Frances Beal, a prominent Black Feminist writer and activist, wrote Double Jeopardy: To Be Black and Female in 1969, roughly 20 years after Claudia Jones. Despite this significant passage of time, the two writings still bear uncanny relation to each other and the struggles of Black women. However, where Claudia Jones discusses the intersectionality of Black women in relation to centering them in class liberation efforts, Frances Beal discusses intersectionality in relation to its direct impact on relationships between Black women and the rest of society essentially. Beal starts off Double Jeopardy: To Be Black and Female with a critique of the inextricable link between racism and capitalism, “the system of capitalism… has attempted by many devious ways and means to destroy the humanity of all people, and particularly the humanity of Black people.” Recognizing this economic exploitation that capitalism perpetrates against Black people is common amongst many Black radical thinkers. Even Dr. King writes in The World House of “racism and its perennial ally—economic exploitation.” Beal however relates this exploitation to the psychological traumas it creates and inevitably disorder within Black families, between Black men and Black women. Beal writes, “Capitalism found it necessary to create a situation where the Black man found it impossible to find meaningful or productive employment. More often than not, he couldn’t find work of any kind.” Beal attributes the creation of this stereotype of Black men to capitalism itself, but she also mentions how neither Black men nor Black women could understand this. Beal even mentions how Black women often bought into this stereotype as well believing that “Black men were shiftless and lazy.” Calling back to Claudia Jones’ point of Black women being the primary breadwinners in their family, these perpetrations created an even greater distinguishment of gender roles in Black families from those of traditional patriarchal White families. However, since these roles of masculinity and femininity are tried in strings of materialism, men not being the breadwinners of a household often felt emasculating for Black men. Beal writes, “certain black men are maintaining that they have been castrated by society but that Black women somehow escaped this persecution and even contributed to this emasculation.” Black women are serving as a scapegoat for the actual perpetrators of these offenses against Black men. This often leads to contempt within the Black family.

This disconnect between Black men and women leaves the home and transcends into the movements. Many Black women involved in these movements for Black liberation often critique them because of the movements conservative or traditional views of gender. Women were often reduced to work expected of women. Robin Kelley discusses this saying, “Black women who spoke publicly and led protests instead of running mimeograph machines were sometimes accused of doing ‘men’s work’ or undermining Black manhood.” The Black men of these movements were all for radical changes of society for almost all aspects of it, but when it came to gender roles, they were largely conservative. Even beyond traditional belief in gender roles Black women were believed to be the cause of the “disorganization” and “pathology” within Black families because most Black families were matriarchal, as discussed earlier. And even when Black male activists addressed both issues of sexism and racism, as author Margo Natalie Crawford writes, they “fail to provide rigorous analysis of the interlocking oppressions affecting Black women.” So while these authors could acknowledge the realities of sexism, they could not address their own and how it affects Black women. This failure to address sexism within the Black community also led some organizations led by Black men, like the Nation of Islam for example, to take stances that opposed things advocated for by White women that would most likely benefit women as a whole. The origins of birth control are nothing short of insidious, the testing and forced sterilizations of Black women were all used to create it. However, the end product, an oral contraceptive, would allow women (even Black women) more control over their own bodies because they possessed control of when or if they had children. The Nation of Islam however viewed birth control as an attack on the Black race as a whole. Kelley says, “members of the Nation of Islam invaded birth control clinics and published articles in Muhammad Speaks accompanied by depictions of birth control pills.” Again, because of a failure to understand the intersectionality of Black women, Black male led organizations opposed something that would allow Black women more autonomy in their own lives.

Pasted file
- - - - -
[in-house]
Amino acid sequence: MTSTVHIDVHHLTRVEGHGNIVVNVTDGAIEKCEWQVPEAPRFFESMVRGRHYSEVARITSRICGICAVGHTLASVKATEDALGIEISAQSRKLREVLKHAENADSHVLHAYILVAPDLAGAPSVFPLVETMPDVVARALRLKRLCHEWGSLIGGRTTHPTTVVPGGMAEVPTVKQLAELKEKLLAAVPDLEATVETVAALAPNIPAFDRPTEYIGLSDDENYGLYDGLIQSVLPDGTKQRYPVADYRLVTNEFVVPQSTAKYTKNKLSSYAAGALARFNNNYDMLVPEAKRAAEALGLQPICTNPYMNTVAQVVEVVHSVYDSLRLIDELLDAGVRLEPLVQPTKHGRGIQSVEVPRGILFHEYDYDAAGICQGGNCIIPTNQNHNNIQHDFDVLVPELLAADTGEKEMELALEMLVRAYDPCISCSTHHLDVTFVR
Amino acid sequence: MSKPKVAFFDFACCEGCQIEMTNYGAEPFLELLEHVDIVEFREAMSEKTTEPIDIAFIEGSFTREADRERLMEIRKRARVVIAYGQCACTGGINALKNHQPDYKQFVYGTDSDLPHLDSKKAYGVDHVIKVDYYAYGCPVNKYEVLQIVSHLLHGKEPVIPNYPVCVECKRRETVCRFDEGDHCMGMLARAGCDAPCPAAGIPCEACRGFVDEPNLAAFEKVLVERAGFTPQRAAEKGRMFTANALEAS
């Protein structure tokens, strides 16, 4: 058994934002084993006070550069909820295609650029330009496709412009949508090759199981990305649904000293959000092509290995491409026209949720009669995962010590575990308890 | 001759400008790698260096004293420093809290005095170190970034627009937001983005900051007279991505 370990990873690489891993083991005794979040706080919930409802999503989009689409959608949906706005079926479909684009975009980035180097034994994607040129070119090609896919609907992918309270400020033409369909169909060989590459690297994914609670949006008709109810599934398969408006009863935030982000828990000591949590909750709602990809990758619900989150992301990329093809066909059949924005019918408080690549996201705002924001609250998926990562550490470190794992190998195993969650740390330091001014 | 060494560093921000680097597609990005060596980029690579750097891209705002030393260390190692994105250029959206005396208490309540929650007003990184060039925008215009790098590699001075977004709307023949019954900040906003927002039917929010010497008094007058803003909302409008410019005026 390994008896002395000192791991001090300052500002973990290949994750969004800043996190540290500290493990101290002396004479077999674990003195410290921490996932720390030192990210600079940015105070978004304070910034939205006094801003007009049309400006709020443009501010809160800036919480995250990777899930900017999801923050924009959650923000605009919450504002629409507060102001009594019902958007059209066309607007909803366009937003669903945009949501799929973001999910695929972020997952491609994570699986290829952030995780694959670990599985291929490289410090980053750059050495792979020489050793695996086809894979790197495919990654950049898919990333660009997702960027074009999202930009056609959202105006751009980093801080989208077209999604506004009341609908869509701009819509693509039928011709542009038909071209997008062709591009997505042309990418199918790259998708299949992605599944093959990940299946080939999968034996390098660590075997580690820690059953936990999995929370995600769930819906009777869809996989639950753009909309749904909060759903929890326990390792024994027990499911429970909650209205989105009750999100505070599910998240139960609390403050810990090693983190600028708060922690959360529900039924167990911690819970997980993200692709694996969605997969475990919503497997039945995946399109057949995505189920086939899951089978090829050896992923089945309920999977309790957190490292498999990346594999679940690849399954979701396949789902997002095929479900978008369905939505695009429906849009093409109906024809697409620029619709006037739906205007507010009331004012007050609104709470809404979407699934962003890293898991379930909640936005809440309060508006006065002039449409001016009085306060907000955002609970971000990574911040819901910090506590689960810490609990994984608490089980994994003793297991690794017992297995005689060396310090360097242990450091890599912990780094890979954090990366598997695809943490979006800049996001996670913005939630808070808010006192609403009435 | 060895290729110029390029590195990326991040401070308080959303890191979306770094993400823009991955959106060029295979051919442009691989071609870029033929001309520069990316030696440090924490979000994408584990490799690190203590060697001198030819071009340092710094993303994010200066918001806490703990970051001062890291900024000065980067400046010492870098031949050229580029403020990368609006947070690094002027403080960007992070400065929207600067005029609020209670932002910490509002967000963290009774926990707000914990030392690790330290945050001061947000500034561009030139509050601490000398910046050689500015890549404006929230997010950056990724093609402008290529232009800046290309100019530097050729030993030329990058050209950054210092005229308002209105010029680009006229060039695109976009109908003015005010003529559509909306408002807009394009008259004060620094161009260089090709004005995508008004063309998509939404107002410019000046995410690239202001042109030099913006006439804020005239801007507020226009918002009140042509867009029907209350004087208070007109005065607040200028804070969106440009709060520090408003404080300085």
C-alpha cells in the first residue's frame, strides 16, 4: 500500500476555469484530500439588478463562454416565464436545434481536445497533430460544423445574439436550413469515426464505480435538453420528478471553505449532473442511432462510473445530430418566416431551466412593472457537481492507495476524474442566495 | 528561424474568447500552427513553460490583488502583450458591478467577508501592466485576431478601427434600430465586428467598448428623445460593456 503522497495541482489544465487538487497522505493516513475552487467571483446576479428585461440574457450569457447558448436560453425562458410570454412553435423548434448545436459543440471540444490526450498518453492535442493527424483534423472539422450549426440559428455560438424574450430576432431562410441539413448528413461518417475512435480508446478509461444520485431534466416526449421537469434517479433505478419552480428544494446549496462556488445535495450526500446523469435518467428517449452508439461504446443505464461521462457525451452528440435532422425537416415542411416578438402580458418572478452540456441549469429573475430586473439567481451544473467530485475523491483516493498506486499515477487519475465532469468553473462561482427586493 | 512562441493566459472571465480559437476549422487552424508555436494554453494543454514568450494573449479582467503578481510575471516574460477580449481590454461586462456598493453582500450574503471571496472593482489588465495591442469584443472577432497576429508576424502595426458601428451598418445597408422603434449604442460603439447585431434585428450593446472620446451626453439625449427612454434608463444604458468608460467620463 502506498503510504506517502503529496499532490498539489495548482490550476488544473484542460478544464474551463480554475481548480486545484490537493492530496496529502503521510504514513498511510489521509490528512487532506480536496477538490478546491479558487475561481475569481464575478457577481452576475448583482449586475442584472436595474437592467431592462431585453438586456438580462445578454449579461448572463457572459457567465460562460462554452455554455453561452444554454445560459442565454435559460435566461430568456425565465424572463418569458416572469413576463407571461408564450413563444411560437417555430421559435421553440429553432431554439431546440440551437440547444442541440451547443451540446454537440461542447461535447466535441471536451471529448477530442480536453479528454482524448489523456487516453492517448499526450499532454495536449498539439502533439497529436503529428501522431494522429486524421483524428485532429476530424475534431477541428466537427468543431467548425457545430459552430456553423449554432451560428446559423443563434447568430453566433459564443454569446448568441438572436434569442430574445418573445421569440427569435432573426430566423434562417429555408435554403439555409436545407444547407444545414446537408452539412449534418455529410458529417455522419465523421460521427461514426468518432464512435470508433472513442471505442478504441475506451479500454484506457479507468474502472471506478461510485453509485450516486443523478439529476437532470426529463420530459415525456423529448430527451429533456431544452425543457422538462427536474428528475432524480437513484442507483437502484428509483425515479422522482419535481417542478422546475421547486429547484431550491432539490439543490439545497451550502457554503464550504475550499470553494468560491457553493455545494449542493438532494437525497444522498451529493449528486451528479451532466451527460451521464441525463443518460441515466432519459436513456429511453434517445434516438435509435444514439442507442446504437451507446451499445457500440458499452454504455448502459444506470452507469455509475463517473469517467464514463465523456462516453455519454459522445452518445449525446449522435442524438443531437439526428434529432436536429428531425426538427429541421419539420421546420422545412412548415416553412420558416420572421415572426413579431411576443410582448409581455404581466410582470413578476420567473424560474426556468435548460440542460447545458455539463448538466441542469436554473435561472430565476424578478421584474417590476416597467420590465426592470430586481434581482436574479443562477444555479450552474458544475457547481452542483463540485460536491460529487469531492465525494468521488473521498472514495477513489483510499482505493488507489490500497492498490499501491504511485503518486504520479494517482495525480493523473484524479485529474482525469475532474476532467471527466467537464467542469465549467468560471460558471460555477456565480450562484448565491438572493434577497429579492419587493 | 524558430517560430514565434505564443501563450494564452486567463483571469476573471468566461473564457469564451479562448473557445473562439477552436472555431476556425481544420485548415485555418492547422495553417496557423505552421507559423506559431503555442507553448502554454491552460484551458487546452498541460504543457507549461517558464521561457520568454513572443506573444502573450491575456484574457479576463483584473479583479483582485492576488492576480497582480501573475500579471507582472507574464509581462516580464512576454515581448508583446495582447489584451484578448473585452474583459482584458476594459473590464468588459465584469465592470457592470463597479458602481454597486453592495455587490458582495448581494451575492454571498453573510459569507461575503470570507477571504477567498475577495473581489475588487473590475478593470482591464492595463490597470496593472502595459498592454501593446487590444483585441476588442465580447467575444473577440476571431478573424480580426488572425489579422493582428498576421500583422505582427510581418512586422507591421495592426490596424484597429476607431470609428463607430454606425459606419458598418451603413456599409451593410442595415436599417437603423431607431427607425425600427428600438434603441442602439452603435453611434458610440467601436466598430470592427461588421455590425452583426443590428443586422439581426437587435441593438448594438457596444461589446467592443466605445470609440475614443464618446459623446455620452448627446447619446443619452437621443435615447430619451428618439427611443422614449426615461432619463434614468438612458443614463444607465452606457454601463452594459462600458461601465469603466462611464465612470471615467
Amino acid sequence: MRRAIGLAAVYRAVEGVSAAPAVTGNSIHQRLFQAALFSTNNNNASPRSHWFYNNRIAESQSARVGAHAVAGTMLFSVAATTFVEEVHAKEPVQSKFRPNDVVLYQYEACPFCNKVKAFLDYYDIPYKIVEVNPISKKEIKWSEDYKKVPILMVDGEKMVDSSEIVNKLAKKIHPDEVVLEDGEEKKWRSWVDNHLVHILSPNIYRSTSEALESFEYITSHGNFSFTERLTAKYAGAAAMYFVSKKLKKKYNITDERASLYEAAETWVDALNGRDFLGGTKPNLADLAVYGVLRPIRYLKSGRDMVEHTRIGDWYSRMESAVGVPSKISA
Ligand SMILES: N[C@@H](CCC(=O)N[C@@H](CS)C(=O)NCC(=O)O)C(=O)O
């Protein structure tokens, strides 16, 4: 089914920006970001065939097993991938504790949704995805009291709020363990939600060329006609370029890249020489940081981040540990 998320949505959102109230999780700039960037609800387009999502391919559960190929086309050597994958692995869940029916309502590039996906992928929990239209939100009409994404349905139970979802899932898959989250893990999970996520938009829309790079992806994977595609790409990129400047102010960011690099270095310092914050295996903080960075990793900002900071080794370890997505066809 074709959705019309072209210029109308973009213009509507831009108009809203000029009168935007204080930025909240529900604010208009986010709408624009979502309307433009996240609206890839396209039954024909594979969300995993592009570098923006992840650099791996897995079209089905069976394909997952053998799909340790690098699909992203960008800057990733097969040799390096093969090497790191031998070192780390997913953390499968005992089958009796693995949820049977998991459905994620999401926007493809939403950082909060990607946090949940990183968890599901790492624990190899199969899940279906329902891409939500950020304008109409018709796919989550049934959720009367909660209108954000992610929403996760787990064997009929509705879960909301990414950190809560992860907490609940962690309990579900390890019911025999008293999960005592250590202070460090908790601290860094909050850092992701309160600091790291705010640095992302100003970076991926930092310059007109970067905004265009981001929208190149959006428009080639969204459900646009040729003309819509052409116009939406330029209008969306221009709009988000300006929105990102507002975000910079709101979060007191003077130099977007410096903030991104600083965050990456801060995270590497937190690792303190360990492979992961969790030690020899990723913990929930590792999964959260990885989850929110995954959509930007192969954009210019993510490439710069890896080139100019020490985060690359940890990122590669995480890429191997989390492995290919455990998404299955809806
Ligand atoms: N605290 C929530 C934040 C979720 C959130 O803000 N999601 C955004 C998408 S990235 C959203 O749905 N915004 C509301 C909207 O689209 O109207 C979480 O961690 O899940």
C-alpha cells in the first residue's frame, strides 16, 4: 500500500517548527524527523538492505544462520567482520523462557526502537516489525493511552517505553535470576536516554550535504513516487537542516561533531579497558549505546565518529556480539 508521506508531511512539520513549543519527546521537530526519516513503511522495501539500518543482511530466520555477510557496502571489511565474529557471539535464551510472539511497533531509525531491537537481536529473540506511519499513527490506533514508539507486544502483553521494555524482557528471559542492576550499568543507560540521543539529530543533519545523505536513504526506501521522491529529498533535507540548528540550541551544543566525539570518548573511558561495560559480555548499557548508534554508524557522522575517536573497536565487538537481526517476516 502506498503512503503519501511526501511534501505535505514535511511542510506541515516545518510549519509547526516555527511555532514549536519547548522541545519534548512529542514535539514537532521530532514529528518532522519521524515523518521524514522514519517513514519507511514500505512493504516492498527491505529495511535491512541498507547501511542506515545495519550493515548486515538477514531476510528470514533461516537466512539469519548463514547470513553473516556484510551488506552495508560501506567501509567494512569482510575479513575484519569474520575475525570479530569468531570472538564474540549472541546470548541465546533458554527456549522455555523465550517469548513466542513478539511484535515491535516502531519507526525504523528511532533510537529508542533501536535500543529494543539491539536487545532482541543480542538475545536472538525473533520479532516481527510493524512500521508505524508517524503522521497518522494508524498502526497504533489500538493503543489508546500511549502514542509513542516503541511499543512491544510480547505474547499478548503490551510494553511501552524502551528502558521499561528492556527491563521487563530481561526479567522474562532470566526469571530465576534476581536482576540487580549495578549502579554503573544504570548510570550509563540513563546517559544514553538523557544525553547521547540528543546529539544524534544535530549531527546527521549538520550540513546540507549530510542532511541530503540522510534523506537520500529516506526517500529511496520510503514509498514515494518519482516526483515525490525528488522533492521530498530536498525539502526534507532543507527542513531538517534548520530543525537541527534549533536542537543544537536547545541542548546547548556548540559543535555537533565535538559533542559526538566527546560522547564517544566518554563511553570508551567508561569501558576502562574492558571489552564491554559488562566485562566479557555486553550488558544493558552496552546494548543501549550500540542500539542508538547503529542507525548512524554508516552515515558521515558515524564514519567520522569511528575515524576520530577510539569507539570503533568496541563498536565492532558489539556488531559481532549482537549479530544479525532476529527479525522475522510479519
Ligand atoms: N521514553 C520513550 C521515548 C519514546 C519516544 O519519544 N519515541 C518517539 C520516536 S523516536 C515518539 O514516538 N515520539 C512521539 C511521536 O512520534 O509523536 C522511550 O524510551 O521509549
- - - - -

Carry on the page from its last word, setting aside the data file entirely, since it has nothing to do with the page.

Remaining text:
An important thing to remember when thinking of intersectionality, is that it is not additive. There is no part or aspect of the identity that is more important or outweighs the other. Black women are humans, and as humans their beings are made up of many overlapping and complex characteristics and identifiers. Lisa Bowleg writes, “It is obvious now in retrospect that a truly intersectional question would simply ask the respondent to tell about her experiences without separating each identity.” Black women cannot separate their race from their gender, because all of their experiences involve both. They cannot sacrifice their gender identity for their racial identity, nor their racial identity for their gender identity. Instead of being forced to choose which aspect of themselves should be used in a movement, these movements instead should be building their movements around this intersectionality.




Beal, Frances M. Double Jeopardy: To Be Black and Female.

Bowleg, Lisa. “When Black + Lesbian + Woman ≠ Black Lesbian Woman: The Methodological Challenges of Qualitative and Quantitative Intersectionality Research.” In Sex Roles. Vol. 59. N.p., 2008.

Crawford, Margo Natalie. “Must Revolution Be a Family Affair?” In Want to Start a Revolution? NYU Press, 2009. Digital file.

Jones, Claudia. “An End to the Neglect of the Problems of Negro Women.” Political Affairs, June 1, 1949.

Kelley, Robin. Freedom Dreams. N.p., 2002.

King, Martin Luther. Where Do We Go from Here: Chaos or Community. N.p., 1967.

X, Malcolm. “Who Taught You to Hate?” Speech presented in Harlem, NY, 1962. Video. Alexander Street.